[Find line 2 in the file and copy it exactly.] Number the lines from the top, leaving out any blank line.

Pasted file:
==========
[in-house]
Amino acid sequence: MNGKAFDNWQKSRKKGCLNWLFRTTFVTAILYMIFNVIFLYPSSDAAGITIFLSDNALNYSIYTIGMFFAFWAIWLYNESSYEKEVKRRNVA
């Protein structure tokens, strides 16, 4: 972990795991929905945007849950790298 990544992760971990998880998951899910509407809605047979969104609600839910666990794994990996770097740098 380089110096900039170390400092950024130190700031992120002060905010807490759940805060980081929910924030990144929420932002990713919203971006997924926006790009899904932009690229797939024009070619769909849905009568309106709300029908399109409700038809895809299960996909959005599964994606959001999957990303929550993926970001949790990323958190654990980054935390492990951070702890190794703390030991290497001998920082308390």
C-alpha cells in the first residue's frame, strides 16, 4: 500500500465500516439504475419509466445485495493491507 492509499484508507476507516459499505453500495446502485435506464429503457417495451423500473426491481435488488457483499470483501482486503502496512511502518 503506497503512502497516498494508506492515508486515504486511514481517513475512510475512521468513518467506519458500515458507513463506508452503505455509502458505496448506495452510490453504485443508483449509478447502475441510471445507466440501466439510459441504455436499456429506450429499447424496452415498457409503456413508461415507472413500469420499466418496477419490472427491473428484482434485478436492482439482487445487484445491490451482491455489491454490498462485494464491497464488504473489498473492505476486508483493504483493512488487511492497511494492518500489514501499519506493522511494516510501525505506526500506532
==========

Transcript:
Amino acid sequence: MNGKAFDNWQKSRKKGCLNWLFRTTFVTAILYMIFNVIFLYPSSDAAGITIFLSDNALNYSIYTIGMFFAFWAIWLYNESSYEKEVKRRNVA